Charlottesville driver hinted counterprotesters 'need to be careful' before car ramming

PHOTO: This artwork shows James Alex Fields Jr., second from left, along with his attorneys, Denise Lunsford, left, and John Hill.PlayIzabel Zermani/AP
WATCH A timeline of the 2017 protests in Charlottesville and political fallout

The man accused of ramming his car into a crowd of protesters demonstrating against a white nationalist rally in Charlottesville, Virginia last summer -- killing Heather Heyer -- referred to Heyer's mother in a recorded jailhouse phone call as a "communist" and "one of those anti-white supremacists."

Suspect James Alex Fields made the comment to his mother during a call that was played in court as part of the ongoing trial for Heyer's murder.

When Fields' mother responded, she noted how Susan Bro "lost her daughter."

"It doesn't f------ matter," Fields said, according to ABC affiliate WVAW.

PHOTO: James Alex Fields Jr. is pictured in an undated photo released by the Albemarle-Charlottesville Regional Jail.Albemarle-Charlottesville Regional Jail
James Alex Fields Jr. is pictured in an undated photo released by the Albemarle-Charlottesville Regional Jail.

In Aug. 2017, a group of white nationalists, which included neo-Nazis and Ku Klux Klan members, descended onto Charlottesville, spurred by the city's plans to remove a Confederate statue from a downtown park. Violence broke out as counter protesters clashed with white nationalists, prompting Virginia Gov. Terry McAuliffe to declare a state of emergency.

Earlier in the jailhouse call with his mother, Fields claimed that he was "mobbed by a violent group of terrorists" at the Aug. 12, 2017, Unite the Right rally.

"They were waving the ISIS flag... they support them," Fields said of the counter protesters.

The recording was one of two recorded calls played for the Charlottesville jury on Tuesday.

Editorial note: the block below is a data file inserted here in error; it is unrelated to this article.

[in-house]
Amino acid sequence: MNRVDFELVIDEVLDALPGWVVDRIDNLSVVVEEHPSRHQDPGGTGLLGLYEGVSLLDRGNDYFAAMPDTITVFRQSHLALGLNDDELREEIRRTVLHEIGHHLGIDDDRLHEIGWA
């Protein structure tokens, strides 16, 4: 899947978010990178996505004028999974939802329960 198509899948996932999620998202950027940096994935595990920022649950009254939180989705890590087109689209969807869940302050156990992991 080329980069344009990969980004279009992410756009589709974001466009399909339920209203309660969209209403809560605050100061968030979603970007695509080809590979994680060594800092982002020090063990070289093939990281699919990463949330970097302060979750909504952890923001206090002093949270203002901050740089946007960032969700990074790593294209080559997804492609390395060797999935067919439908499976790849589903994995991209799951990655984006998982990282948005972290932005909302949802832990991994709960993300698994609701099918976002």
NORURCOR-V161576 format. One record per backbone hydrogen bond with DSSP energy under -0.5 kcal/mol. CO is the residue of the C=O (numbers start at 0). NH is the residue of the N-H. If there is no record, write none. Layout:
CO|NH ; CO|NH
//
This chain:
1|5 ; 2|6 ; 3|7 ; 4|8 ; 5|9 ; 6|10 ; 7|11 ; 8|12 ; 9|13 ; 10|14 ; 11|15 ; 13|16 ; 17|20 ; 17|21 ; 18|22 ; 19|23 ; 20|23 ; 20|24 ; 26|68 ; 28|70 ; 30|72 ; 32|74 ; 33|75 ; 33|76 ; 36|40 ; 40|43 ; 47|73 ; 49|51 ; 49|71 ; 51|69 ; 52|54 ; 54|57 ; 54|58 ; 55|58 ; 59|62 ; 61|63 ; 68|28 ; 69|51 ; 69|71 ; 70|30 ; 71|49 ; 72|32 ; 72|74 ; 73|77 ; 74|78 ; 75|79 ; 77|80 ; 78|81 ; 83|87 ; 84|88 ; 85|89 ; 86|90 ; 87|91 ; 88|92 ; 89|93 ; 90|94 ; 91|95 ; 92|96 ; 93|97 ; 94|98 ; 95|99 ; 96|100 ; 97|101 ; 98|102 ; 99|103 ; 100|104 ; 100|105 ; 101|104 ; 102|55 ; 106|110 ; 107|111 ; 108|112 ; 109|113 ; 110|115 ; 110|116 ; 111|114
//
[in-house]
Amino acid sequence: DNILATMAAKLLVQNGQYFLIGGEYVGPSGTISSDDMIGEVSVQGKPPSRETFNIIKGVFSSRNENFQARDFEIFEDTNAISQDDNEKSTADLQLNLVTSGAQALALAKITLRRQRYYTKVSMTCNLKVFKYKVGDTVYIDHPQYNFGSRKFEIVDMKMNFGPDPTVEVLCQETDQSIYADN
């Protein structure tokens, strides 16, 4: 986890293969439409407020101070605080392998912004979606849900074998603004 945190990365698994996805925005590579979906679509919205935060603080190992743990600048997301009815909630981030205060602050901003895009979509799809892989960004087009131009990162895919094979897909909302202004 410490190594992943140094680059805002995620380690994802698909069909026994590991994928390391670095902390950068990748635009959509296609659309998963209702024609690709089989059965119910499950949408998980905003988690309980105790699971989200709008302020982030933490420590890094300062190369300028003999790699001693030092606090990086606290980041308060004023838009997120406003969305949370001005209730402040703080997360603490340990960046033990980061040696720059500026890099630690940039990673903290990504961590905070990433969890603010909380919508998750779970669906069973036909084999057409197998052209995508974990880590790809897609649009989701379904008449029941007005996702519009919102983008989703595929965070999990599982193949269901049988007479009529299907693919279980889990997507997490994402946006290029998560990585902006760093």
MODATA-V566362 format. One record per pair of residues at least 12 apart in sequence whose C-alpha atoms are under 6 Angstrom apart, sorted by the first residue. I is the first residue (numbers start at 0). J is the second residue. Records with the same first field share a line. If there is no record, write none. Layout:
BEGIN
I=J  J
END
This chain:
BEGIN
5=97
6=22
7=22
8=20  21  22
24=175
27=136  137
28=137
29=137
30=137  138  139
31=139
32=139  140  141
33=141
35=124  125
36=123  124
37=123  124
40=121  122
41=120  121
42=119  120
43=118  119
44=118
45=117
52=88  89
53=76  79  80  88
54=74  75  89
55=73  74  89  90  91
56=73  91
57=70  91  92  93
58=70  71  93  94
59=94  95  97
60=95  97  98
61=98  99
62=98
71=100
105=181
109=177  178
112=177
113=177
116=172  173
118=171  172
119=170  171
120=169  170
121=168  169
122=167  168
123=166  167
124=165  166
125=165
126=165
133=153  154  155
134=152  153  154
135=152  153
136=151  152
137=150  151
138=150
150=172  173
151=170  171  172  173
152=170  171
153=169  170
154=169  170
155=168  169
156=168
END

They were also showed texts that Fields sent his mother up to and during the rally. On Aug. 11, the day before the rally, she told him to be careful and he responded "We're not the one [sic] who need to be careful," along with a picture of Adolf Hitler.

The judge ruled that the text would be allowed to be entered as evidence, despite Fields' lawyer's protests, saying that it shows intent or motive of malice, according to The Associated Press.

PHOTO: People fly into the air as a vehicle drives into a group of protesters demonstrating against a white nationalist rally in Charlottesville, Va., Aug. 12, 2017. Ryan M. Kelly/The Daily Progress via AP
People fly into the air as a vehicle drives into a group of protesters demonstrating against a white nationalist rally in Charlottesville, Va., Aug. 12, 2017.

The jury was also shown a meme that Fields posted to his Instagram account three months before the Charlottesville rally which showed bodies being thrown into the air after a car hit a crowd of people, according to the AP.

Fields is on trial for the death and injuries he is accused of causing when he drove his car into a crowd of counterprotesters.

His lawyer said in court that Fields was "scared to death" after the Unite the Right rally turned violent and clashes had broken out between protesters and counterprotesters, and they have started to build their case around the claim that he was acting in self defense.

PHOTO: Heather Heyer, 32, was killed when a car rammed into a crowd during a march in Charlottesville, Virginia on August 13, 2017.Facebook
Heather Heyer, 32, was killed when a car rammed into a crowd during a march in Charlottesville, Virginia on August 13, 2017.

Body camera footage from the officer who apprehended Fields after the car ramming was also shown in court. According to The Richmond Times Dispatch, Fields could be heard saying "I didn’t want to hurt people. I thought they were attacking me."

The 10 charges he is facing in this trial in the Charlottesville City Circuit Court are separate from the 30 federal charges he faces that relate to hate crimes. One of those federal charges is eligible for the death penalty. He has entered a not guilty plea in both the Circuit Court case and to the federal charges.

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